Saturday, August 24, 2013
Reading a plot description of Woody Allen’s Blue Jasmine could lead one to believe the director has made a film about something real happening in American life, about the years when the American economy exploded around us and left so many people struggling to figure out new lives. In truth Blue Jasmine is only slightly connected to the economic crisis. Allen’s latest is an uneven comedy of downward mobility and an indictment of what Allen believes to be the false promise of a certain kind of life. Jasmine (Cate Blanchett in a superbly controlled performance) is a widowed New Yorker who is moving to San Francisco to live with her blue-collar sister Ginger (Sally Hawkins). In the opening scene we catch Jasmine unfolding her life to a stranger on a plane, and we get the first intimations that something is off-kilter with this woman whom from all outward appearances is the picture of sophistication. . The backstory is laid out in a series of flashbacks: Jasmine and her late husband Hal (Alec Baldwin) lived it up or years on Park Avenue, but their lifestyle was built on money bilked from investors and shell games with the federal government. Hal is arrested and commits suicide while the now-broke Jasmine (unaware of Hal’s crimes) must restart her life with the working-class sister she feels no connection to.
Cate Blanchett’s performance is a high-wire act; each layer of Jasmine’s ongoing emotional crisis is carefully detailed and a little different from on the one that came before. The movie that Allen has constructed around Blanchett isn’t as strong as her work though. Jasmine and Ginger, only sisters by adoption, are so unconnected that it’s hard to believe Hawkins’ earthy Ginger could ever be influenced by Jasmine. Ginger sees a future with her good-natured Everyman of a boyfriend Chili (Bobby Cannavale), and the subplot where she is tempted to throw him over for a stranger (Louis CK) because of Jasmine’s disdain for Chili never feels believable. Jasmine bumbles along with a job working for a flirtatious dentist (Michael Stuhlbarg) and vague plans to become an interior decorator, but most of these scenes aren’t played for laughs. Blue Jasmine isn’t a soak the rich comedy. It’s only when a chance meeting with an aspiring politician (Peter Sarsgaard) gives Jasmine an opportunity to return to her former lifestyle that Allen reveals his true intentions. Allen is working in his serious mode here, putting capital letters in front of his Themes and his characters’ Emotions. Why is Jasmine such a mess? When we learn the answer it comes as a shock to learn that we’re meant to understand that Jasmine’s relationship with Hal isn’t an obstacle on the road to a new life but rather something that she feels guilty about her role in ending. That’s right, we’re watching a movie about Guilt, and it’s guilt that has driven Jasmine into her fragile mental state. If Allen had kept to this idea and hadn’t loaded the movie with a lot of class-collision scenes and broad performances he might have been on to something powerful, but too much of Blue Jasmine is busy and confused.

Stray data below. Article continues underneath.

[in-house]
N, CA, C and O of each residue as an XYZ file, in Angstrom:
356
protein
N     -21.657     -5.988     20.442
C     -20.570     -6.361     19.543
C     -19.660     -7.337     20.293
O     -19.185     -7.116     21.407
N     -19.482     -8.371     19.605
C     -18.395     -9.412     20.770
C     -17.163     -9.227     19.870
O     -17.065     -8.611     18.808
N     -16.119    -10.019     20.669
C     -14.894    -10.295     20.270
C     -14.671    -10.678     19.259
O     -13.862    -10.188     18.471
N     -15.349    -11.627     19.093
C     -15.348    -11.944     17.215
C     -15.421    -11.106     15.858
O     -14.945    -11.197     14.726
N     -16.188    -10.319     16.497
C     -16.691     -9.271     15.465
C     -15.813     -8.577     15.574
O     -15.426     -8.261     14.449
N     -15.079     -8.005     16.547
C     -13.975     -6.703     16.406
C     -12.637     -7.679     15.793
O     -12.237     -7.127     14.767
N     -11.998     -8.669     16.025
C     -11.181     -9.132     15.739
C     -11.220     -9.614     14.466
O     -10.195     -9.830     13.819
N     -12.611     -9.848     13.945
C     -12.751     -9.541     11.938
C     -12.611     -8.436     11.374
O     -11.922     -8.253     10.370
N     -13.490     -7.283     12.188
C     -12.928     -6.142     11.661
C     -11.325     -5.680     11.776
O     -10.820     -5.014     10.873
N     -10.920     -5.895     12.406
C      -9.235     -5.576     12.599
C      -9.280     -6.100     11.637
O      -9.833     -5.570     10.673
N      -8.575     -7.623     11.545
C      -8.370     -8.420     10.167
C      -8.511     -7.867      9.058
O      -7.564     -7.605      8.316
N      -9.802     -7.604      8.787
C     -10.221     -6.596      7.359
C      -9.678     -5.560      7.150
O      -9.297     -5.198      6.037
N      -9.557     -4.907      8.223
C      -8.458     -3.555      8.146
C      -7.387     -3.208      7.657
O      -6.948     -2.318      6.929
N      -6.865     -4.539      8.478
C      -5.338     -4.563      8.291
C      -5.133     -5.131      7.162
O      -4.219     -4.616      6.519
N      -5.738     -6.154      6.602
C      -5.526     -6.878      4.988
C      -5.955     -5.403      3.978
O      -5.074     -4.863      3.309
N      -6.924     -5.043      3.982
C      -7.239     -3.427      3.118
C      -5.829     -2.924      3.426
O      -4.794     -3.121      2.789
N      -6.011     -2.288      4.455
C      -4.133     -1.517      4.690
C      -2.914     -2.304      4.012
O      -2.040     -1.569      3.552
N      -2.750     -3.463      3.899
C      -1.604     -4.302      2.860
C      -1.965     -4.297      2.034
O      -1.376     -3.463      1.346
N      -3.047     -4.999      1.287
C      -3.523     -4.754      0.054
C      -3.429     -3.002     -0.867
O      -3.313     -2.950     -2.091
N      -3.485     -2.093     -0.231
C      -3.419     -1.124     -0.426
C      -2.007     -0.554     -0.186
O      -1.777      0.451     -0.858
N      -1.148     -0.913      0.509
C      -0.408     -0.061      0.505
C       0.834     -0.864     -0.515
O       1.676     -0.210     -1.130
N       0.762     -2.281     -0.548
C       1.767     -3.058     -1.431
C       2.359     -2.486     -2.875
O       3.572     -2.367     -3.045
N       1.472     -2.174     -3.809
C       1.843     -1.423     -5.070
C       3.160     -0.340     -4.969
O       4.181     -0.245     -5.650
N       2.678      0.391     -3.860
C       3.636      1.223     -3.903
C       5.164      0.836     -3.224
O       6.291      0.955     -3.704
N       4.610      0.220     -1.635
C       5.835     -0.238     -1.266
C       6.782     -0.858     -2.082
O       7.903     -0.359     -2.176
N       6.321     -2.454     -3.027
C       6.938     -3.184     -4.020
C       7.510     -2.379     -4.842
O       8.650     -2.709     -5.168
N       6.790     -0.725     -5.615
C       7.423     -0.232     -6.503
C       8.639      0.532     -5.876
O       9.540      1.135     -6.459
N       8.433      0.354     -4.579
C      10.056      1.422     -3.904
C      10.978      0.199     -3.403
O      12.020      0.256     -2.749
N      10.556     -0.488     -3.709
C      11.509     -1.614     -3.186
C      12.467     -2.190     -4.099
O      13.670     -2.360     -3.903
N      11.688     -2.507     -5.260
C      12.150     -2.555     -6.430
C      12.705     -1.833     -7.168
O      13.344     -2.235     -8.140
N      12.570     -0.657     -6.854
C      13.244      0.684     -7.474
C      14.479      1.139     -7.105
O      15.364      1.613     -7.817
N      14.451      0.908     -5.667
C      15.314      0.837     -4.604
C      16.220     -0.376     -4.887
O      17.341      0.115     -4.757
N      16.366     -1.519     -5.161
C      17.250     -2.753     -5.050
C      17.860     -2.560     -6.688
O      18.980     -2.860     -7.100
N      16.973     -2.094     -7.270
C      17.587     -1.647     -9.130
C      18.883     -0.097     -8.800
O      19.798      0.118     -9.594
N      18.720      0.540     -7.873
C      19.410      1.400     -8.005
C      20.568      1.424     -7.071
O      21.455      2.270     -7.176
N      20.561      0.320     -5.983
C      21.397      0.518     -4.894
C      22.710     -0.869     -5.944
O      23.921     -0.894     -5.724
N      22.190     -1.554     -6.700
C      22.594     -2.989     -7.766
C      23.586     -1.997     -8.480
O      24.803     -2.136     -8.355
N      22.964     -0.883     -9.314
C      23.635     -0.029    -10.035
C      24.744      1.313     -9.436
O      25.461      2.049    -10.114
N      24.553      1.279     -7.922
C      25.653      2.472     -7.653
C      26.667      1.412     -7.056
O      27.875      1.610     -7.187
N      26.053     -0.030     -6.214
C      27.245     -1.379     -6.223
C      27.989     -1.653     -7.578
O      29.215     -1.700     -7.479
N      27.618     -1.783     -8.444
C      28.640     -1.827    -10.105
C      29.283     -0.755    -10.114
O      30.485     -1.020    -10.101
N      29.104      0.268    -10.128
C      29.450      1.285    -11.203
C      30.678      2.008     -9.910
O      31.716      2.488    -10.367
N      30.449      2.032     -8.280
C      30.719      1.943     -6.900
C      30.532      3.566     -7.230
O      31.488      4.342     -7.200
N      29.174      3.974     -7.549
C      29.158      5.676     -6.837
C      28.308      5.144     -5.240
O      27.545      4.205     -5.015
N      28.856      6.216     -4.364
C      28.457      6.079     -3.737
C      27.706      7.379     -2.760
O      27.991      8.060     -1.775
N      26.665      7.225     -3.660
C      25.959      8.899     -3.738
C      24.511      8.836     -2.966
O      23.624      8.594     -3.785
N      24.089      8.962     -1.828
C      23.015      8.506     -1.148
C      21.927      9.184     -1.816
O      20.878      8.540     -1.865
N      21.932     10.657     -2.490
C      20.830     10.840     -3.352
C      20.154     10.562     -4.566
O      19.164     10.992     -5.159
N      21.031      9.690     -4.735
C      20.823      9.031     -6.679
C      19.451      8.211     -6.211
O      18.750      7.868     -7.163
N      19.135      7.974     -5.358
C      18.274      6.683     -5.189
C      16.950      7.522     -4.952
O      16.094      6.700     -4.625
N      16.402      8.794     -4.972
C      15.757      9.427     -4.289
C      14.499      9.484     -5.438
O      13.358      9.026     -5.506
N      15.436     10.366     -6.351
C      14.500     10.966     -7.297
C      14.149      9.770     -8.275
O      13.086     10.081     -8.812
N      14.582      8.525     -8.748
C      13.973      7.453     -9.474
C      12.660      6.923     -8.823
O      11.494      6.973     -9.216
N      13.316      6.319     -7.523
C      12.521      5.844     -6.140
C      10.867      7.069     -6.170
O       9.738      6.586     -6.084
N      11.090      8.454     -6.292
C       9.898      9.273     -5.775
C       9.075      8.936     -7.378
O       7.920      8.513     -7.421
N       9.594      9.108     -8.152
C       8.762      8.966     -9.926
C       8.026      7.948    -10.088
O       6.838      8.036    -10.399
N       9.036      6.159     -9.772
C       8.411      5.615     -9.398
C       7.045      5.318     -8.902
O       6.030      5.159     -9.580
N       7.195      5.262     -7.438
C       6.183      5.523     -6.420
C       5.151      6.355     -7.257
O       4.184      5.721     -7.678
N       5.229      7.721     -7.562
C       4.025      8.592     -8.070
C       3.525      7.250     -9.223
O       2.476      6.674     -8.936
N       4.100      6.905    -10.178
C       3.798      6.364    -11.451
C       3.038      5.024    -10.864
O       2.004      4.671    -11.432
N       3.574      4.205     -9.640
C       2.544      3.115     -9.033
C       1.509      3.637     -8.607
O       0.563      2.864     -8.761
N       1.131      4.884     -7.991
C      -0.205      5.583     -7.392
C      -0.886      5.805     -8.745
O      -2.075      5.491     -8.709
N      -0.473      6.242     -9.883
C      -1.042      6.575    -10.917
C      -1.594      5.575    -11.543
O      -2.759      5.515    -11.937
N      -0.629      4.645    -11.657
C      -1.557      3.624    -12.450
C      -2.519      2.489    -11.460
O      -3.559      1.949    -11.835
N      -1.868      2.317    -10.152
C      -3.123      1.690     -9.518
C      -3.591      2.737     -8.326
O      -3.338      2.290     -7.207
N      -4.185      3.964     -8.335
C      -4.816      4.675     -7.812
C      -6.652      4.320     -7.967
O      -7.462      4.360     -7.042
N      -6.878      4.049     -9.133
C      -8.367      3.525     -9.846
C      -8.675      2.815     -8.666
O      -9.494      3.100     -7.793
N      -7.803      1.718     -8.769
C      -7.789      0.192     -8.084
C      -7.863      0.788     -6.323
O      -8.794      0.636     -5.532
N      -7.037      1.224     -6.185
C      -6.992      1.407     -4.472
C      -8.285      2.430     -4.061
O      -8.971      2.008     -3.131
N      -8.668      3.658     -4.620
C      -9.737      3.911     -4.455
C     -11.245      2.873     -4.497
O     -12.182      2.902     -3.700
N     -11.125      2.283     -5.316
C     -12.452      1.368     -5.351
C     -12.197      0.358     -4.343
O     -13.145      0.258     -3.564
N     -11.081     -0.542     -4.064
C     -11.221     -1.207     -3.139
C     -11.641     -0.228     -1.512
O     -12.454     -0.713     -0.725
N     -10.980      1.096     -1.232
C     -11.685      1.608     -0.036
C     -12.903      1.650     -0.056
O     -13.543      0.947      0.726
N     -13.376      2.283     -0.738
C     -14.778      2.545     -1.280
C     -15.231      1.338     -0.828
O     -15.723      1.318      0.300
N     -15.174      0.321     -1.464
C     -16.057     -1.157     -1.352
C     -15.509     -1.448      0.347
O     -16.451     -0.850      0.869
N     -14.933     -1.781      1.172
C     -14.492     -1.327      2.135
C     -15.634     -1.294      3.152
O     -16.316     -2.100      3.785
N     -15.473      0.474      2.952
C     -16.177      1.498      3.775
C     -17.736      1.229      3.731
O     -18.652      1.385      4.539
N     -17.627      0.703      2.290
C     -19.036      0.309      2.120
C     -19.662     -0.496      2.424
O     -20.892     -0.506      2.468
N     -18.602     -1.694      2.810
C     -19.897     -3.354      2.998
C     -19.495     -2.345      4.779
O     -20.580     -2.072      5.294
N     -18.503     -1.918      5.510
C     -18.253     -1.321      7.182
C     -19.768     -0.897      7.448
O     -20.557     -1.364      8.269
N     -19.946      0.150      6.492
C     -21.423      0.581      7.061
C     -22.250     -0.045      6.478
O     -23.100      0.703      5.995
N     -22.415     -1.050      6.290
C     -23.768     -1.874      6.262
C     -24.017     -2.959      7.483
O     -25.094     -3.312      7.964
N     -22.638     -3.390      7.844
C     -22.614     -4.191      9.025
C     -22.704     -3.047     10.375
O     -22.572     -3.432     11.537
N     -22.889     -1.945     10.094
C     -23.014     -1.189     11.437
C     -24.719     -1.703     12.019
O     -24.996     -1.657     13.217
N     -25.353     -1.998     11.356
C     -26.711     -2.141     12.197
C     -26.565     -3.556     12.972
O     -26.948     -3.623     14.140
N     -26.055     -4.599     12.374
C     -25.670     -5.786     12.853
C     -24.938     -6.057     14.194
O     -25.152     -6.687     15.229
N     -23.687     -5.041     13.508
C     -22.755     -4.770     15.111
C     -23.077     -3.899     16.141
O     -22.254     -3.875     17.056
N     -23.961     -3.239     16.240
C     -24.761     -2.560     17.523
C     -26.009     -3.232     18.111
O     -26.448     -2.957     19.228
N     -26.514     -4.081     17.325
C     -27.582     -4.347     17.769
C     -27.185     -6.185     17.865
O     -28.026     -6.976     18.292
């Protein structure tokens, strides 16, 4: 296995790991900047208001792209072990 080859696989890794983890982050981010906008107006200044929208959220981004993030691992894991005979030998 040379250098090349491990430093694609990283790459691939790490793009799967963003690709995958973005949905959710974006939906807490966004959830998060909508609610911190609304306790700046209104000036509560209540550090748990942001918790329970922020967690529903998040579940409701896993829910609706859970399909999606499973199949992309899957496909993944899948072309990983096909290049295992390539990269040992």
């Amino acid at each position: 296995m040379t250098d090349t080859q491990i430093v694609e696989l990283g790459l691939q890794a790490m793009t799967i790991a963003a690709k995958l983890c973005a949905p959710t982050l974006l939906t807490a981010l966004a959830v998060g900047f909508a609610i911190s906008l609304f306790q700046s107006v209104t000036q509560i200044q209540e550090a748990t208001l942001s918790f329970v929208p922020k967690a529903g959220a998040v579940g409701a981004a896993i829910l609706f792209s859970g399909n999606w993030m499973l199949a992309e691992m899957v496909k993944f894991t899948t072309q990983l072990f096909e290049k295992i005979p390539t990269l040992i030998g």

Part of the critical discussion around Blue Jasmine involves parallels to A Streetcar Named Desire, and while there are superficial similarities involving the mismatched sisters I don’t think the comparison amounts to much. Blanche DuBois, like many Williams characters, is a reflection of how Williams felt oppressed bysociety’s misunderstandings while Jasmine is brought low by her husband’s very real financial crimes,. Also, there’s sex in Blue Jasmine but no sexual tension. Woody Allen, working with his customary ambition, has wasted a strong leading performance in a muddled movie. I’d be all for Allen and Blanchett giving it another try.